It is a track lighting that plugs into outlet system installed in the final approach to the runway of an airport. It consists of a series of white lights, which can be spotlights, light bars and strobe lights that extend out from the end of the track. The approach light system generally operates on airstrips that allow operation with the Instrument Approach (IAP) procedure, allowing the pilot to visually identify the environment, so that he can align the aircraft with the runway.
The aim of the approach track lighting that plugs into outlet is to provide the pilot with luminous signals of sufficient precision and intensity, that by penetrating in cloud or at night, allow him to recognize the track direction and provide a means for the transition from instrumental flight to visual flight for the landing. Some systems include sequenced flashing lights, which appear to the pilot as a flash of light traveling to the track can also provide a pair of high intensity synchronized white lights, located on each side of the headboard.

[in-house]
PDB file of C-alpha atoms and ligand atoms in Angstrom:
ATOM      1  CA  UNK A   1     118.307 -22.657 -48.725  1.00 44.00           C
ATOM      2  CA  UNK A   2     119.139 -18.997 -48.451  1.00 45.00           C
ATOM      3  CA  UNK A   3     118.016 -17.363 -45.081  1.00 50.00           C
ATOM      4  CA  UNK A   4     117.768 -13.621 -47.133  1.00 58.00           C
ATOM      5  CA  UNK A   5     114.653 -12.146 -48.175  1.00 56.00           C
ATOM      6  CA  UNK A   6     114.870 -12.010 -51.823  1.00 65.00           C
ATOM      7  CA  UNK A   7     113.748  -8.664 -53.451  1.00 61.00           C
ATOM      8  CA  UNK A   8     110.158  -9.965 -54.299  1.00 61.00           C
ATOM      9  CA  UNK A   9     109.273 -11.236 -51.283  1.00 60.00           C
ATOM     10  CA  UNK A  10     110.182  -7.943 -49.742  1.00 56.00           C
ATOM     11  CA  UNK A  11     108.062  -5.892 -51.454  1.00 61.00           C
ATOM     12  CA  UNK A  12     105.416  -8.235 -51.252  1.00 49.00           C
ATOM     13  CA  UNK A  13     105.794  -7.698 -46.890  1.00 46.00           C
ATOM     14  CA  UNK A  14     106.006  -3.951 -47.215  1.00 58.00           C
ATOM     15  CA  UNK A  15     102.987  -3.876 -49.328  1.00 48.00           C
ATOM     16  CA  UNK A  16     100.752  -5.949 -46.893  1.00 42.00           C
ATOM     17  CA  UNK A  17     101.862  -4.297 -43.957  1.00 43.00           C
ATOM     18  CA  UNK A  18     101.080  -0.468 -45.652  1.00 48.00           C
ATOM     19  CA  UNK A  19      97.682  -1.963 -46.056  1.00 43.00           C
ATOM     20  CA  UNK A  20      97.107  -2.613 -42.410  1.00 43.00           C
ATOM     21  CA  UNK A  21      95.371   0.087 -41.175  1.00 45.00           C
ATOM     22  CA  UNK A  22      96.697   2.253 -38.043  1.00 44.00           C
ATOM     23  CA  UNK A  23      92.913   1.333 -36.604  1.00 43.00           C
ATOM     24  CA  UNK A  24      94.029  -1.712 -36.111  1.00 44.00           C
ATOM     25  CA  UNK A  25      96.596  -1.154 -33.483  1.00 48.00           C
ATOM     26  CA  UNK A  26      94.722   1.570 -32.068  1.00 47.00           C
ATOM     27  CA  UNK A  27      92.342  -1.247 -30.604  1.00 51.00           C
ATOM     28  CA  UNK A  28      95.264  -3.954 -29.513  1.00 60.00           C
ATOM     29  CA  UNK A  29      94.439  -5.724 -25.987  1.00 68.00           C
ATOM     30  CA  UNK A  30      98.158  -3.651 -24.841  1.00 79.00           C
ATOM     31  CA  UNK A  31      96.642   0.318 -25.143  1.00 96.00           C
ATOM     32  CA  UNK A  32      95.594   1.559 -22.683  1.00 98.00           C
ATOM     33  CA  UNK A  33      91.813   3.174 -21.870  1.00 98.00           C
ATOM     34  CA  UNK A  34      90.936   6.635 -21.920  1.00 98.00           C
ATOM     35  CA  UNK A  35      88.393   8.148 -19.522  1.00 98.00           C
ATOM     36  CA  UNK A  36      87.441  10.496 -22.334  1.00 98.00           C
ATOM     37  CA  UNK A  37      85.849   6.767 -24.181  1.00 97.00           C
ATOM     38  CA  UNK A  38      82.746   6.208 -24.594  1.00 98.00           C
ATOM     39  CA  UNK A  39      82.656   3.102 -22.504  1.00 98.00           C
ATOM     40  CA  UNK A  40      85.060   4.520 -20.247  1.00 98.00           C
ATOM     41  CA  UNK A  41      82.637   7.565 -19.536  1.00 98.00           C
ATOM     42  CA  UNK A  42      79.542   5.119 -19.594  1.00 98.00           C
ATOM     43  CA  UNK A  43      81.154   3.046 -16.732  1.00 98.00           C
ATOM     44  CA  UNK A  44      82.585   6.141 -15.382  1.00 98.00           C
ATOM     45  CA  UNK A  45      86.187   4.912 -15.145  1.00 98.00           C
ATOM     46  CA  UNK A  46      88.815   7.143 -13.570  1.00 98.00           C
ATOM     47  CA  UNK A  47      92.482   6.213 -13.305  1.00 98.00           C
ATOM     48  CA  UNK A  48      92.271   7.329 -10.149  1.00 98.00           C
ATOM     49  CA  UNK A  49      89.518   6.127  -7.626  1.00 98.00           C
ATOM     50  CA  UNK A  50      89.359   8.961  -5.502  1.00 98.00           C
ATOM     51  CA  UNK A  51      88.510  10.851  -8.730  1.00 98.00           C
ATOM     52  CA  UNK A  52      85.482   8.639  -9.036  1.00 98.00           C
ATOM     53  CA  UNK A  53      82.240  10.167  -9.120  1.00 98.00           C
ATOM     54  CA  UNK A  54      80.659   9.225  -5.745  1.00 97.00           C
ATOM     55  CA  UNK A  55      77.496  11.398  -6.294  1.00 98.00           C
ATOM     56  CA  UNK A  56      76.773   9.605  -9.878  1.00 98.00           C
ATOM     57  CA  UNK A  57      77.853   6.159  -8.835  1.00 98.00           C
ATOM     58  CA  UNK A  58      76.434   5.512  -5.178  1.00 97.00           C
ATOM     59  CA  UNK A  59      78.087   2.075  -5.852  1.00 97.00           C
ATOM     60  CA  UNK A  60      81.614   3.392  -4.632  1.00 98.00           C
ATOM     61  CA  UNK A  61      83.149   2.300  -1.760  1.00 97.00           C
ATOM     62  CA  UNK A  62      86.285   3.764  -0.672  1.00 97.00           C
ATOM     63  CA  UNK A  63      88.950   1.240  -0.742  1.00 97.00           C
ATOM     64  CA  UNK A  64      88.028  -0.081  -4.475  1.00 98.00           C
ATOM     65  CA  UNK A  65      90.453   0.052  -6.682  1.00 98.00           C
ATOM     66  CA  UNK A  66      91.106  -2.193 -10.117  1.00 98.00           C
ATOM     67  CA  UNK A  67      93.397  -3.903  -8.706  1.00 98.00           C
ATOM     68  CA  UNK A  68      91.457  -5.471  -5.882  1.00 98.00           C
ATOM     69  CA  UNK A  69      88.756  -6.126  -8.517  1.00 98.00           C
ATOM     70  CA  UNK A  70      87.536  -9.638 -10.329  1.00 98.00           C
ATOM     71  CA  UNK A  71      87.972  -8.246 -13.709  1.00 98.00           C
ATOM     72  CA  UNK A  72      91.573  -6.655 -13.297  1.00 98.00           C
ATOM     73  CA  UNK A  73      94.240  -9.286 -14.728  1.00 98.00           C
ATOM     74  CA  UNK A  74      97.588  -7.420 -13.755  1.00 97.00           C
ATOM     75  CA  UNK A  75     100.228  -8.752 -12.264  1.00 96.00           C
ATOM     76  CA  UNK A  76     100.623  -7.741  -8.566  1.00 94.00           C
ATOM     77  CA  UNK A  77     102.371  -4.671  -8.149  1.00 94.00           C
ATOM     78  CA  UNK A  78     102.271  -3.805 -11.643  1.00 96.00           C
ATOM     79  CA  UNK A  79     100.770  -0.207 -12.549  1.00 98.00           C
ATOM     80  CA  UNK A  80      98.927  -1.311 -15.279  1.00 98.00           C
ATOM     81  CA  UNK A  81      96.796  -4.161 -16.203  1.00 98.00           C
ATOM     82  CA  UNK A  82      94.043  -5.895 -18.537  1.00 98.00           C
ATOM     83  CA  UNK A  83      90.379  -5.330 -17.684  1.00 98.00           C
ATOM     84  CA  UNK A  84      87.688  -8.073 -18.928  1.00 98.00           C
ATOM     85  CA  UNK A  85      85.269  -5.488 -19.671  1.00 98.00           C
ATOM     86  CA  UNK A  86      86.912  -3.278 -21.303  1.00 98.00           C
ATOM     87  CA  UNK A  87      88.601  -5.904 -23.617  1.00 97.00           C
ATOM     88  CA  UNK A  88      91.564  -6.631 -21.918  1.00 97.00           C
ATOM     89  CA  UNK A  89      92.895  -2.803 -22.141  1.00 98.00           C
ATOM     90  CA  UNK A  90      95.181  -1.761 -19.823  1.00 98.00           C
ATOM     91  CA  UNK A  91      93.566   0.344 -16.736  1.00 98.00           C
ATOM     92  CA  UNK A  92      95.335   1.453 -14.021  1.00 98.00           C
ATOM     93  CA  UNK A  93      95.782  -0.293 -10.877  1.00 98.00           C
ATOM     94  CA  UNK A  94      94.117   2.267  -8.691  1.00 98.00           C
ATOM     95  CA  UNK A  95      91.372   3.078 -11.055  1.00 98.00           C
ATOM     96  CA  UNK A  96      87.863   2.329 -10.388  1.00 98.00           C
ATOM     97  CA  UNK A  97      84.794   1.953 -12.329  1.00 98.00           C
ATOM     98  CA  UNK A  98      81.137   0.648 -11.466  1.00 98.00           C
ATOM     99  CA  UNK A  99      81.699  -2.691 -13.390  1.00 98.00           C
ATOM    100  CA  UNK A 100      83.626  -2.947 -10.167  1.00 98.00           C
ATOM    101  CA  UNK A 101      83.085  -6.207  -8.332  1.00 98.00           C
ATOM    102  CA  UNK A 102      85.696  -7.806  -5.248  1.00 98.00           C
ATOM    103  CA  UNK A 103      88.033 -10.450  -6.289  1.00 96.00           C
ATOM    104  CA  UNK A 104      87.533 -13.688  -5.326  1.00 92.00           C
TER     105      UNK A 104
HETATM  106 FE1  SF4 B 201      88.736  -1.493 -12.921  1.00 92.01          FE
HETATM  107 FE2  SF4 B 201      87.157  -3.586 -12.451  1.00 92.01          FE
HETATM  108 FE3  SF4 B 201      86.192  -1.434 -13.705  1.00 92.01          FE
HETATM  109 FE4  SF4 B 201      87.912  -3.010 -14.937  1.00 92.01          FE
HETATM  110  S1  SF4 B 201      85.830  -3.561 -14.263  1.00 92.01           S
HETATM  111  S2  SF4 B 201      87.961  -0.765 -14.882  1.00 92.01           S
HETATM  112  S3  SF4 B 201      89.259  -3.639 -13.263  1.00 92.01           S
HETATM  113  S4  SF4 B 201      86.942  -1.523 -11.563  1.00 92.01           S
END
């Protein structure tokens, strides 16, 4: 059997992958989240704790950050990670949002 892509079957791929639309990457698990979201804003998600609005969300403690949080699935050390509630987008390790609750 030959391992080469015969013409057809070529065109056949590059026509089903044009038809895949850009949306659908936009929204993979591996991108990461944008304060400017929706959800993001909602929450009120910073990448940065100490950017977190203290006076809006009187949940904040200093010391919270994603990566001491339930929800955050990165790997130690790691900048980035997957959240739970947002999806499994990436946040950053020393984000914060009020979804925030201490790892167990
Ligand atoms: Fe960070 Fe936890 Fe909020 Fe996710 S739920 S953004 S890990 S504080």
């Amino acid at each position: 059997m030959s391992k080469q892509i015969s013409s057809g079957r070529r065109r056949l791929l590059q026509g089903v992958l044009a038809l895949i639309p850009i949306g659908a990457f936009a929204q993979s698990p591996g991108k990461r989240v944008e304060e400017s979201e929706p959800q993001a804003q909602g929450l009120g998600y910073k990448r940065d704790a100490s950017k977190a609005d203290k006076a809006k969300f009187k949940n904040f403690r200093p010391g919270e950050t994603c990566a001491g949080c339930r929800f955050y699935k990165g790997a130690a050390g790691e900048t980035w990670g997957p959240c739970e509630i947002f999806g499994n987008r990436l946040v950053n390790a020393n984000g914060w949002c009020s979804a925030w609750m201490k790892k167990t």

Although there is no single track lighting that plugs into outlet system, the approach lighting configuration at each aerodrome can be determined by the following light systems; Punctiform Lights System; Mainly used in basic tracks where night operations can be performed and consists of a central line composed of 7 independent lights spaced every 60 m. The Jimette system is the ICAO standard and consists of a row of 3 or more lights. Which indicate the alignment with the track.
The Distance Key System is also called Calvert or British ALS because it is generally used in the UK, although it can also be used in other parts of the world. It is composed of a central line composed of 30 rows of lights indicating the 900 meters before the track, which are decreasing every 10 rows (300 m) of 3 lights to 1 single light, likewise has 5 rows of perpendicular bars To the central axis indicating coded distance information.